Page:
What Mr. Joko has accomplished in his first year leading the capital is not high-profile. In fact, people give him at least as much credit for what he appears not to have done. In a country rife with corruption, Mr. Joko is widely considered a clean politician who has not used his office to enrich himself, and who is working hard to cut down on corruption within the government.
The issue of official corruption is expected to be a major factor in the election, the third direct presidential election since the country threw off autocratic rule 15 years ago.
The economy has been doing well — it survived the world’s 2008 financial crisis virtually untouched, multinationals have been flocking here and its gross domestic product has expanded at a steady rate of more than 6 percent for the last three years. Still, analysts consistently say Indonesia is being held back from reaching its full potential because of corruption and collusion among government officials, lawmakers and powerful business interests.
The current president, Susilo Bambang Yudhoyono, swept into power in 2004 and was re-elected in 2009 on an anticorruption platform, but his governing Democratic Party has been mired in corruption scandals the past two years.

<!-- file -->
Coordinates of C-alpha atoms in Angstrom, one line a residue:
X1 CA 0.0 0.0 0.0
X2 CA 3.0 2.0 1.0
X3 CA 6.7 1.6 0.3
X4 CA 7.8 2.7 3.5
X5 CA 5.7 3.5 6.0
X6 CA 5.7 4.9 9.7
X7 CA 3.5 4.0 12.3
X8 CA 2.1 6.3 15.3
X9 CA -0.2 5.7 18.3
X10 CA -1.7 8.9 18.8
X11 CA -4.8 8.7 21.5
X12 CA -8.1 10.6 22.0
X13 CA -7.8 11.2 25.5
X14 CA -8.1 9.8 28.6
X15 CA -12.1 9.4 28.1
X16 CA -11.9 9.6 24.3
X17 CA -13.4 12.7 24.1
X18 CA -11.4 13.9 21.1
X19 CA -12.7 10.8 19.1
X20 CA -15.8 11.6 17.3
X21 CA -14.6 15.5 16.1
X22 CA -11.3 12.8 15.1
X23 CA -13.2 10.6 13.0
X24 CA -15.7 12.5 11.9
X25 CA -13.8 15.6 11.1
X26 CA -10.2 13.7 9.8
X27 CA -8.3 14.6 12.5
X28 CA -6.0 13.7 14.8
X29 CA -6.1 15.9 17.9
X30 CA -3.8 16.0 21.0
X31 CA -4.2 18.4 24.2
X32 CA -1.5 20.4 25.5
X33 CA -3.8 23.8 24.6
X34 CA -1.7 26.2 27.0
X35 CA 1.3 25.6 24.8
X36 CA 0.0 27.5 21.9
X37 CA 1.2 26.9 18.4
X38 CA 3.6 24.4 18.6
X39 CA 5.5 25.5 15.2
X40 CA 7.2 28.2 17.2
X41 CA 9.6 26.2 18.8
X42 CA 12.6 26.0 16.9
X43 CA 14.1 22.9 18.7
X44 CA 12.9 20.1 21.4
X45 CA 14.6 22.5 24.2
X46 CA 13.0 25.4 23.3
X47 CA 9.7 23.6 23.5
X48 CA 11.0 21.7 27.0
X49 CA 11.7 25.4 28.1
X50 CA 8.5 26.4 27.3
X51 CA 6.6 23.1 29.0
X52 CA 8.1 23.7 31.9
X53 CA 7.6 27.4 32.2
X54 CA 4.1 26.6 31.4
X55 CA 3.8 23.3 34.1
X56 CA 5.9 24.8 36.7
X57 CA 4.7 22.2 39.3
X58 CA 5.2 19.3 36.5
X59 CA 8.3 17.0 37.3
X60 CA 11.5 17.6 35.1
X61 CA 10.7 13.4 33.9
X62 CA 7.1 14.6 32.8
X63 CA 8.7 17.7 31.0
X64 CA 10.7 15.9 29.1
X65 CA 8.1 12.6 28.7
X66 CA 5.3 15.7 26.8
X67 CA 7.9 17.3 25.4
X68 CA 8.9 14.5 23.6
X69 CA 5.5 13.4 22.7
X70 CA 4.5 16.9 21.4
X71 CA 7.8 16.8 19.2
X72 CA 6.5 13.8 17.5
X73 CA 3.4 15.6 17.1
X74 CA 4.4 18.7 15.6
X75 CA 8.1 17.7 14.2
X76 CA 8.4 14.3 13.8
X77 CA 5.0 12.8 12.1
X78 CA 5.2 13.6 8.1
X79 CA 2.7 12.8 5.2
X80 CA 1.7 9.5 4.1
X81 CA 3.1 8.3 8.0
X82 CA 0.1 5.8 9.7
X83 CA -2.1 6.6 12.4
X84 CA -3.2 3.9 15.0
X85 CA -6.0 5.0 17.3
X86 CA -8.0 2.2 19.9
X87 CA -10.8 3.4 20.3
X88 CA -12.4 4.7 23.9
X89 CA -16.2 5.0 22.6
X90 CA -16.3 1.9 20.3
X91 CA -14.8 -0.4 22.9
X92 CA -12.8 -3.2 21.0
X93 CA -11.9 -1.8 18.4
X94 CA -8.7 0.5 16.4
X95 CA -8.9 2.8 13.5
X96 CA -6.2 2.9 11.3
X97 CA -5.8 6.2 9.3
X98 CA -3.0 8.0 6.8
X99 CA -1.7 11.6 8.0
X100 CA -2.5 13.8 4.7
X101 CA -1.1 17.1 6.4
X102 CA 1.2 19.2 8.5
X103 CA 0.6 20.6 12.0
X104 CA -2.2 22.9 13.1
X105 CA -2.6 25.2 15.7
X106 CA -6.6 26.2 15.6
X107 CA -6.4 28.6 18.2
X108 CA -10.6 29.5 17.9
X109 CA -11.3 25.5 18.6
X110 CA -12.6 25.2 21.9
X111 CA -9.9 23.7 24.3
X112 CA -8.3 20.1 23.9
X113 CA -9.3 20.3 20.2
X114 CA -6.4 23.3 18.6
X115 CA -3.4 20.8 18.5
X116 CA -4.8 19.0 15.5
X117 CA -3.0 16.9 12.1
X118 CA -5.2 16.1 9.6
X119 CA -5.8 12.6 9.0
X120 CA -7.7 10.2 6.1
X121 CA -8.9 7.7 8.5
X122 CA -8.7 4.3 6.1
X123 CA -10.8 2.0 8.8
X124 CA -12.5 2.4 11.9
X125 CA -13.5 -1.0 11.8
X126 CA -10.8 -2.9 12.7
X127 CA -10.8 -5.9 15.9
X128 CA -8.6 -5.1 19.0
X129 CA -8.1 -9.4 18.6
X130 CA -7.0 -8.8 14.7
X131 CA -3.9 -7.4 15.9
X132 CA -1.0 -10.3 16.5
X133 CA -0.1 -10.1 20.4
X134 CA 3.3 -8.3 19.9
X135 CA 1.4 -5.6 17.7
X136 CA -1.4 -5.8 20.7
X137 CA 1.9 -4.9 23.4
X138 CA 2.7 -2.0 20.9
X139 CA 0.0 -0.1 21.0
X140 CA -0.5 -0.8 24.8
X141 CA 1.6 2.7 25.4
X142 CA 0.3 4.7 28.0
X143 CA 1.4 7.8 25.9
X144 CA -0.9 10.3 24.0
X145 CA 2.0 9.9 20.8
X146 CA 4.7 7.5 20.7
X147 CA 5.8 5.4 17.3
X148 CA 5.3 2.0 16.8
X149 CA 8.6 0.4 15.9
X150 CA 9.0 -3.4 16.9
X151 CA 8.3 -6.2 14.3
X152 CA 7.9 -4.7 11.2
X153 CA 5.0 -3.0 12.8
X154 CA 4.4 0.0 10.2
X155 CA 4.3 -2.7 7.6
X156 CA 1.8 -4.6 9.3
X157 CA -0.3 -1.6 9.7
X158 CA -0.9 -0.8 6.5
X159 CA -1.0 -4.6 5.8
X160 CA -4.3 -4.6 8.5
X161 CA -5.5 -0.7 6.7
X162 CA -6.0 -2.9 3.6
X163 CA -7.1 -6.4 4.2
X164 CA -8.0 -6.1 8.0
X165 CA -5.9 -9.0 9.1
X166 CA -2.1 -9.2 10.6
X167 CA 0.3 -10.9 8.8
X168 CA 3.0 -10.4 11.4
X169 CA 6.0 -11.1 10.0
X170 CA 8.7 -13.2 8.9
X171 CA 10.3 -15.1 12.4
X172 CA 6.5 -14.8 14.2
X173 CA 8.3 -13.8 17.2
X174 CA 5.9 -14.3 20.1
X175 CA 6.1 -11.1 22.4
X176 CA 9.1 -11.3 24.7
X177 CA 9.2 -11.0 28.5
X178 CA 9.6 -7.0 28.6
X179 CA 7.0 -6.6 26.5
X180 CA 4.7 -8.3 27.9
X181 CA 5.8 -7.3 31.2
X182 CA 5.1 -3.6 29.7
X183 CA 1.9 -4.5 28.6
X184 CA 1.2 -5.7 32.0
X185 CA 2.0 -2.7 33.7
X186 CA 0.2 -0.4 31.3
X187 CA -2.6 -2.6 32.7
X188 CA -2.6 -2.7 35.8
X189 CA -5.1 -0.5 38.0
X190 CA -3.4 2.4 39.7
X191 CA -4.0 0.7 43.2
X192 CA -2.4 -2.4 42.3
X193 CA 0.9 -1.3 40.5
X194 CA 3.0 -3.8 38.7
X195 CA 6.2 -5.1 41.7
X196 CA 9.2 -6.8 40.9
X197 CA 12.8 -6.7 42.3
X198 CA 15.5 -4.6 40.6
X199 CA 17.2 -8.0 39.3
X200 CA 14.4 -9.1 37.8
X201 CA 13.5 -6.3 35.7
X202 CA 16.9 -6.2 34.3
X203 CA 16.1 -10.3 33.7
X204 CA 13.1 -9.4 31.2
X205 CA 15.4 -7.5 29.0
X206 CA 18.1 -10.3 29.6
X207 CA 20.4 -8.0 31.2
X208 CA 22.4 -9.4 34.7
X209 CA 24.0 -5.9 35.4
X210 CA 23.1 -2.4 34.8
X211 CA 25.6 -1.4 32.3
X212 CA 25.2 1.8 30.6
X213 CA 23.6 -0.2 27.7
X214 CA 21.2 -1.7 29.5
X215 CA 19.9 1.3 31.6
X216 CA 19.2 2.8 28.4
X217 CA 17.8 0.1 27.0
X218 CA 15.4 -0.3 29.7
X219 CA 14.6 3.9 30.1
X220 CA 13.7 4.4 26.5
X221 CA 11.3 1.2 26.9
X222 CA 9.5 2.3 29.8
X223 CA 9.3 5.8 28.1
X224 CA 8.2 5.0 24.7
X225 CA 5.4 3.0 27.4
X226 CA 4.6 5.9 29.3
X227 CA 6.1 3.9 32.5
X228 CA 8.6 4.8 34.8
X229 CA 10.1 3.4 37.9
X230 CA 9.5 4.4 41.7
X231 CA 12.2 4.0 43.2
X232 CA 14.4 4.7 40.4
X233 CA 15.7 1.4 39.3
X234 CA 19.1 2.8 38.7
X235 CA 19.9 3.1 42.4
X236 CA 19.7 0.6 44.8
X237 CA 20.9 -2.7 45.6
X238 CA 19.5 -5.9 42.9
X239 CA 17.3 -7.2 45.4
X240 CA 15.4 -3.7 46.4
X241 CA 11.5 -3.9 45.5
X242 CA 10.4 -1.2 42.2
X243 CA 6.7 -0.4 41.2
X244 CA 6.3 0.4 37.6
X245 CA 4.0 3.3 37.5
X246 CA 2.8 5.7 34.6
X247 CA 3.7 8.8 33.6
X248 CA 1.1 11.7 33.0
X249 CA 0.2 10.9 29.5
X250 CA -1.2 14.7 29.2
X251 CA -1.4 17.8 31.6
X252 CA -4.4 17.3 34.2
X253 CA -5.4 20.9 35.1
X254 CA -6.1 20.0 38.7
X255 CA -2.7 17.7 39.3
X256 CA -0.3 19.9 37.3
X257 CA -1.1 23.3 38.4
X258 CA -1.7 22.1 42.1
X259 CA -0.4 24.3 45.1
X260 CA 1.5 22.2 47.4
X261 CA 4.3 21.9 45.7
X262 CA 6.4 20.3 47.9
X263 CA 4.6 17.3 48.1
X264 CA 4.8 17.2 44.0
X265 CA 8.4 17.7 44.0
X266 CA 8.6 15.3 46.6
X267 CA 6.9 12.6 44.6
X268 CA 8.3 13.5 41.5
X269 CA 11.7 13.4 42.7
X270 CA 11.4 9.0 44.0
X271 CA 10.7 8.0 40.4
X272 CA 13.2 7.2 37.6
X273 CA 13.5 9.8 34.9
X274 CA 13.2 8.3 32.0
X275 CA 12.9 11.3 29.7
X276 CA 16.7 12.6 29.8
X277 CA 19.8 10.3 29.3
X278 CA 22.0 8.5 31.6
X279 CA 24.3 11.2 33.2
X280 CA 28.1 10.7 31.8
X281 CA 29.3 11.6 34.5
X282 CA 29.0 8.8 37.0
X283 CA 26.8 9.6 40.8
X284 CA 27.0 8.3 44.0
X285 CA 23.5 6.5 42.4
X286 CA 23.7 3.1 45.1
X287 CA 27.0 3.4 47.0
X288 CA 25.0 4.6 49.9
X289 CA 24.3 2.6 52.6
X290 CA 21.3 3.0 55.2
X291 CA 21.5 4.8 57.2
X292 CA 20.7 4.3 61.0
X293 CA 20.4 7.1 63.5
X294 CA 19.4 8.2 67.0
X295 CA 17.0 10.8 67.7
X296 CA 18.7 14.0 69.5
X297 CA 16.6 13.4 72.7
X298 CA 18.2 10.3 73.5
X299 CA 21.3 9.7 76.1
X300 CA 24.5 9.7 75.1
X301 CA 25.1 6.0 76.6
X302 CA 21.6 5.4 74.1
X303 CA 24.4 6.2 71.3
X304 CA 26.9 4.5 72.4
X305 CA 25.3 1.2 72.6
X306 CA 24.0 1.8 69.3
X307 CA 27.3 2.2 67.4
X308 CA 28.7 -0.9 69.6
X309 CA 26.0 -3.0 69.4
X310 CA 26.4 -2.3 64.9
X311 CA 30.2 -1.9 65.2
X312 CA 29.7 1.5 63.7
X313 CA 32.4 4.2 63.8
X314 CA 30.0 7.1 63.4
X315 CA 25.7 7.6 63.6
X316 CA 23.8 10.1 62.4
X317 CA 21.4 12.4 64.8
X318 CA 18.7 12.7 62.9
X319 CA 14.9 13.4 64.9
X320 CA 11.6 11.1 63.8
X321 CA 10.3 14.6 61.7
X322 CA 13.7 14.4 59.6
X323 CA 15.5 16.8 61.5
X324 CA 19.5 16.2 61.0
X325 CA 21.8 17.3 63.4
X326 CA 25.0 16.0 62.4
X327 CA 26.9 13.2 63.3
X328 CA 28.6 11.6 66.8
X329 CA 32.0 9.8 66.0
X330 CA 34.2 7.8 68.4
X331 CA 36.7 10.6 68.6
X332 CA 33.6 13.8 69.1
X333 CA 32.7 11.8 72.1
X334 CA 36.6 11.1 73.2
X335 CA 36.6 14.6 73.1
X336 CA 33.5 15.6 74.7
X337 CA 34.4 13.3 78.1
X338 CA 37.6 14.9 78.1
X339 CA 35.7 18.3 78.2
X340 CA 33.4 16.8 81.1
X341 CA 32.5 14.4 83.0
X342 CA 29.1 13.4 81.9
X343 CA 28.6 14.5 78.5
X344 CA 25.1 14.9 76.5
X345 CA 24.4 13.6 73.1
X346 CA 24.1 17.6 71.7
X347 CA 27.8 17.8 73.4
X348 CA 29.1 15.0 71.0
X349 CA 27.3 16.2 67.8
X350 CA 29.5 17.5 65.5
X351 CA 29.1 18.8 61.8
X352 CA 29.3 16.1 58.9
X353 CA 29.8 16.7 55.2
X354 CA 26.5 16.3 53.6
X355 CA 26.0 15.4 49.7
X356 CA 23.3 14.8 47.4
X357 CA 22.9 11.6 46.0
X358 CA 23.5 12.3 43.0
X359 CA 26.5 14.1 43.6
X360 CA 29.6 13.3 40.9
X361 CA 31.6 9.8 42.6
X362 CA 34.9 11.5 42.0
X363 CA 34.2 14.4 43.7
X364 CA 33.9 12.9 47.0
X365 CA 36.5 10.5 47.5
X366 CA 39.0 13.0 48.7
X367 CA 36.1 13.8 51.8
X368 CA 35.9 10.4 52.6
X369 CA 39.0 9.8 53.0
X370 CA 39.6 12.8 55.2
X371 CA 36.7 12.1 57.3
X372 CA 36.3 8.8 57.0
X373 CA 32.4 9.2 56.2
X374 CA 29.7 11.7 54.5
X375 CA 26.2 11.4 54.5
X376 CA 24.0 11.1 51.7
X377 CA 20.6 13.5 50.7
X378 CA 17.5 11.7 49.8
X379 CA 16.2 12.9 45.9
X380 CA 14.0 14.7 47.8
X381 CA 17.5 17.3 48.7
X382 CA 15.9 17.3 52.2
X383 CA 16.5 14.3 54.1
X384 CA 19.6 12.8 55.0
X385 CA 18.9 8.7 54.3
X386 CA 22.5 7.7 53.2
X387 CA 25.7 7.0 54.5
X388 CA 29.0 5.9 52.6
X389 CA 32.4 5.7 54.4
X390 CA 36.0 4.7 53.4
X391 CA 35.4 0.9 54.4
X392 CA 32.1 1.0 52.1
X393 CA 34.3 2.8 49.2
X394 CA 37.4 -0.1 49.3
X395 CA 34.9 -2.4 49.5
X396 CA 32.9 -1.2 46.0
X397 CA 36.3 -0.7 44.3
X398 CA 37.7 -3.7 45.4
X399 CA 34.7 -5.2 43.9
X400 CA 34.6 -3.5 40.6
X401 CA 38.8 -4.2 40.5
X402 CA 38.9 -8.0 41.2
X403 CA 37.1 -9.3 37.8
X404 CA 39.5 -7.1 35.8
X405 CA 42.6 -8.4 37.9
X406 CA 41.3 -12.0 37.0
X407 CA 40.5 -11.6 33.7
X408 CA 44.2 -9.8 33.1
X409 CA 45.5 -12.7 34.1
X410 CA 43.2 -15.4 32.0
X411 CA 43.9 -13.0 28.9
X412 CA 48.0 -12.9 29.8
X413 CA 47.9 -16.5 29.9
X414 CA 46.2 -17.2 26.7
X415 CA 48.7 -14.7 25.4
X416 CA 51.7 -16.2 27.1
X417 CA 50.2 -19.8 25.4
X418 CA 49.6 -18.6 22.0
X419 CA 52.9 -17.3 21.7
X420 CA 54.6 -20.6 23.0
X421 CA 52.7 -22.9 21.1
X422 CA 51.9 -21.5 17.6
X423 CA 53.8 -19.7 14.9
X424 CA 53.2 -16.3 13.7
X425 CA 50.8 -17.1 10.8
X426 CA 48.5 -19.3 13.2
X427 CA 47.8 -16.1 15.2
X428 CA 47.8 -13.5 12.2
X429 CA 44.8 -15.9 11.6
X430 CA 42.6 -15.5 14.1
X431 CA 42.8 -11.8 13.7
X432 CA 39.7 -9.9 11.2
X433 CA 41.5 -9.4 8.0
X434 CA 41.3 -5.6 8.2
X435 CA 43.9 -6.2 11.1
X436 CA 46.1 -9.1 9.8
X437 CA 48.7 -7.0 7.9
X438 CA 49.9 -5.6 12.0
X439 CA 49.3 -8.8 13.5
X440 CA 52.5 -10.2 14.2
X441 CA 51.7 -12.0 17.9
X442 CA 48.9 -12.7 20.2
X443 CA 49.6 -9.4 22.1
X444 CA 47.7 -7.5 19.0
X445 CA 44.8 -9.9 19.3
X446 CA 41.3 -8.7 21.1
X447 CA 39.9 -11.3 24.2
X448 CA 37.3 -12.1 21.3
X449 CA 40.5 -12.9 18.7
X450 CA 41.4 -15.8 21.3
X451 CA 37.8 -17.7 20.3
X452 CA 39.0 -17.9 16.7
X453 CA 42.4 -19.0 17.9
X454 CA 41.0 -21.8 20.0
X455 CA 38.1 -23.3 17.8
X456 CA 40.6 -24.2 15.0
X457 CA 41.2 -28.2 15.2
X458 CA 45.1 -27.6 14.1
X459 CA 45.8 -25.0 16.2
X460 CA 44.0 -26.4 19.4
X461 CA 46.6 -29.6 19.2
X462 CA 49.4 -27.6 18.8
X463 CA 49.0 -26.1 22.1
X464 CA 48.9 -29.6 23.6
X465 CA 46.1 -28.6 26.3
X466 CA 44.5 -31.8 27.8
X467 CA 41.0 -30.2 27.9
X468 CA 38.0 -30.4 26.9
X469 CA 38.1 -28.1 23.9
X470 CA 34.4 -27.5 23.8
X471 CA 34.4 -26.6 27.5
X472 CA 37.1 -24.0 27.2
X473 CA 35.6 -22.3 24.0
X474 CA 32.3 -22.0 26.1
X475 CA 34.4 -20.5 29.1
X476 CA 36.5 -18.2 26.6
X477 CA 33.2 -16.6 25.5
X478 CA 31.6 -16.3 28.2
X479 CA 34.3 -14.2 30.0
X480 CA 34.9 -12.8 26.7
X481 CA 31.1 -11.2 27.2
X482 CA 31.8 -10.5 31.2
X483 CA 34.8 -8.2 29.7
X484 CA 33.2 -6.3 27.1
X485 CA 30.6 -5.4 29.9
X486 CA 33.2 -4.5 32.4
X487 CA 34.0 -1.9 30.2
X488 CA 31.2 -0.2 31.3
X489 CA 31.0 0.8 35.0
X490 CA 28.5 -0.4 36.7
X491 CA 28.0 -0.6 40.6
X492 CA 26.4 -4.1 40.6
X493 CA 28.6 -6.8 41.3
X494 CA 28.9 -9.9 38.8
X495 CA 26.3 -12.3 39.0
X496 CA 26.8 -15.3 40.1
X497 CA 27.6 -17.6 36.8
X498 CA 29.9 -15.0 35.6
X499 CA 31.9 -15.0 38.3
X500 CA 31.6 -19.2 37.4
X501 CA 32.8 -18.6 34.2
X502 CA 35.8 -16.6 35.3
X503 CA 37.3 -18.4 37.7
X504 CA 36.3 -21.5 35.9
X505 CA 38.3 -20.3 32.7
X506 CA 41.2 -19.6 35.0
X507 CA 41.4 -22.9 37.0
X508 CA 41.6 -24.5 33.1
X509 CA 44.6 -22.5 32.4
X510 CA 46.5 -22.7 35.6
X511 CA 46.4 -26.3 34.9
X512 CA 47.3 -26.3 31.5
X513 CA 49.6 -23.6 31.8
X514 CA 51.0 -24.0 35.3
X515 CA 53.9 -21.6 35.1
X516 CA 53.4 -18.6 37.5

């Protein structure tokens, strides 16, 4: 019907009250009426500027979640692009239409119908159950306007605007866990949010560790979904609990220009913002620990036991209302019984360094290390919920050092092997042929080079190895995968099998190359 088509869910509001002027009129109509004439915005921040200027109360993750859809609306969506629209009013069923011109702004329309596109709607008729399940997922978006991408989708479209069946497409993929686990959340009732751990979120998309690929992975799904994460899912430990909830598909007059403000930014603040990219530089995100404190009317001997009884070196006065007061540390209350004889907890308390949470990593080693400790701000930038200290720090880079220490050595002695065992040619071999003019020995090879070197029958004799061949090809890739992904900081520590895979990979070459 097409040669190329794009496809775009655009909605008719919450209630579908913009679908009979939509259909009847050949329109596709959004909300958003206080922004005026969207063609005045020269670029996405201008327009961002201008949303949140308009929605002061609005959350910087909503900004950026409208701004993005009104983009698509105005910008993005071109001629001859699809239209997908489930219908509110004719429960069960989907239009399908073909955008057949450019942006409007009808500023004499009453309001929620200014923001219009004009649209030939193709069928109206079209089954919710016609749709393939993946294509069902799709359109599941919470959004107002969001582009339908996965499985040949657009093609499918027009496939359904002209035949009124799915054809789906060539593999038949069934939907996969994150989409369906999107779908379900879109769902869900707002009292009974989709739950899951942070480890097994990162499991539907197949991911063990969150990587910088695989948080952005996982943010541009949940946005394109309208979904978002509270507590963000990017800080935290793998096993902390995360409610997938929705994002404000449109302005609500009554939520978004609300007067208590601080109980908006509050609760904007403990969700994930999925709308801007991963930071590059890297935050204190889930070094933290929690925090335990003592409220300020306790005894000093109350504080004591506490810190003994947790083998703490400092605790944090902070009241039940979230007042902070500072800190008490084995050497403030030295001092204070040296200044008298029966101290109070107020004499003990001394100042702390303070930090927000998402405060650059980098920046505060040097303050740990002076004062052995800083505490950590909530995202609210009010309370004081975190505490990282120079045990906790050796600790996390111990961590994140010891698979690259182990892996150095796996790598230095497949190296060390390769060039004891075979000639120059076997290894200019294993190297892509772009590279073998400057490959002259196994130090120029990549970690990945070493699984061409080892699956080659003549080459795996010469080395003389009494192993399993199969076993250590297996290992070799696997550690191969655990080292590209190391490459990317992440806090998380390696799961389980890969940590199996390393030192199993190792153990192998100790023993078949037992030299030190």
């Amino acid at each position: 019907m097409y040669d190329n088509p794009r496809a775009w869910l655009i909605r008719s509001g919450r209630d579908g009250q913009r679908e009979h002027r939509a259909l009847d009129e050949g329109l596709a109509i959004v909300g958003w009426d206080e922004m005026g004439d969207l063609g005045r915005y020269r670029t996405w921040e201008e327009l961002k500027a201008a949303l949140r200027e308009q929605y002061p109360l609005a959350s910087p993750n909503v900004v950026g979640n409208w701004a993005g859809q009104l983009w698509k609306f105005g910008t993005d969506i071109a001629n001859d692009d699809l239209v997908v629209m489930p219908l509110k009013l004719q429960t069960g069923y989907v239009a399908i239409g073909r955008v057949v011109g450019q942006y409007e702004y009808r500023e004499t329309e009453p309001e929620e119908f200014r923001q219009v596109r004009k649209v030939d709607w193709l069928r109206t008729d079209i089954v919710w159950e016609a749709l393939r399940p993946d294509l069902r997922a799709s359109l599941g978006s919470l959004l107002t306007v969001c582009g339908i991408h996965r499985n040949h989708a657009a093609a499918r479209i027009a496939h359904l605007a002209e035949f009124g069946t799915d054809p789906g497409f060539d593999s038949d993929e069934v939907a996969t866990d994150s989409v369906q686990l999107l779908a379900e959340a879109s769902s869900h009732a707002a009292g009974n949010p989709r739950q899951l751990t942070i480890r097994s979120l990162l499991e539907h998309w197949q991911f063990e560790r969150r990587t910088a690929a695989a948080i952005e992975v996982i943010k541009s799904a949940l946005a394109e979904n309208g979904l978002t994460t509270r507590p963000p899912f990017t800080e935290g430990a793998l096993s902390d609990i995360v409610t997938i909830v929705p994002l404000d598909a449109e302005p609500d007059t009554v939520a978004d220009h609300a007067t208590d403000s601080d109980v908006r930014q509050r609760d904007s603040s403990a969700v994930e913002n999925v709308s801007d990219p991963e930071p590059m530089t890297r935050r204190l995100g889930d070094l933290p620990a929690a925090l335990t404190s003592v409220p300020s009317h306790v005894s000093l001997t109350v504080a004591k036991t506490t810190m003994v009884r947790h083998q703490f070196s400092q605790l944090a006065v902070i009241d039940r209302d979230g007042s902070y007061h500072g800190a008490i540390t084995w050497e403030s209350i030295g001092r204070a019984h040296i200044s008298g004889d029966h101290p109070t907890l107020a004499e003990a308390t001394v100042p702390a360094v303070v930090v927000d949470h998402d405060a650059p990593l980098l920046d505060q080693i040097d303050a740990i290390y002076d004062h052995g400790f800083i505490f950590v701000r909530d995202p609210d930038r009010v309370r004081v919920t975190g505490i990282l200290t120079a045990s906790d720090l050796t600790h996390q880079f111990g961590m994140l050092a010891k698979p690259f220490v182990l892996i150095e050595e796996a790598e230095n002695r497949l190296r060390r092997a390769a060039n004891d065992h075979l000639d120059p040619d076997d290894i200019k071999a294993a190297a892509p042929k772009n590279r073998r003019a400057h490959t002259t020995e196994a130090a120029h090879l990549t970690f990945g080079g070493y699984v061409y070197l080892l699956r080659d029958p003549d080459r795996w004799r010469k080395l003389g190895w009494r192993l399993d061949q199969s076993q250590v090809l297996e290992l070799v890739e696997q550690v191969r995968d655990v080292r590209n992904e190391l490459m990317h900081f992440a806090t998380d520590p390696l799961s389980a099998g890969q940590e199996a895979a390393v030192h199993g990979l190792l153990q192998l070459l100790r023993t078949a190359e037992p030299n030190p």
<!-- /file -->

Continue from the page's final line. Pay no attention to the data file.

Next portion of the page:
With months to go before the election, anything can happen to derail Mr. Joko’s chances. The retired general who ran second in the Kompas poll, Prabowo Subianto, has a strong following among the poor and has been considered a top contender for the presidency, despite widespread allegations of human rights abuses in East Timor. (Mr. Prabowo and Mr. Joko are members of opposition parties; Mr. Yudhoyono cannot run again because of term limits.)
Since becoming governor last October, Mr. Joko has followed through on his campaign promises, including issuing welfare payments on the equivalent of electronic gift cards that allow people to pay for health care and education supplies directly and ensure government officials do not take a cut off the top. He also instituted an online tax payment system to prevent graft and jump-started long-delayed plans for a mass rapid transit system for the capital.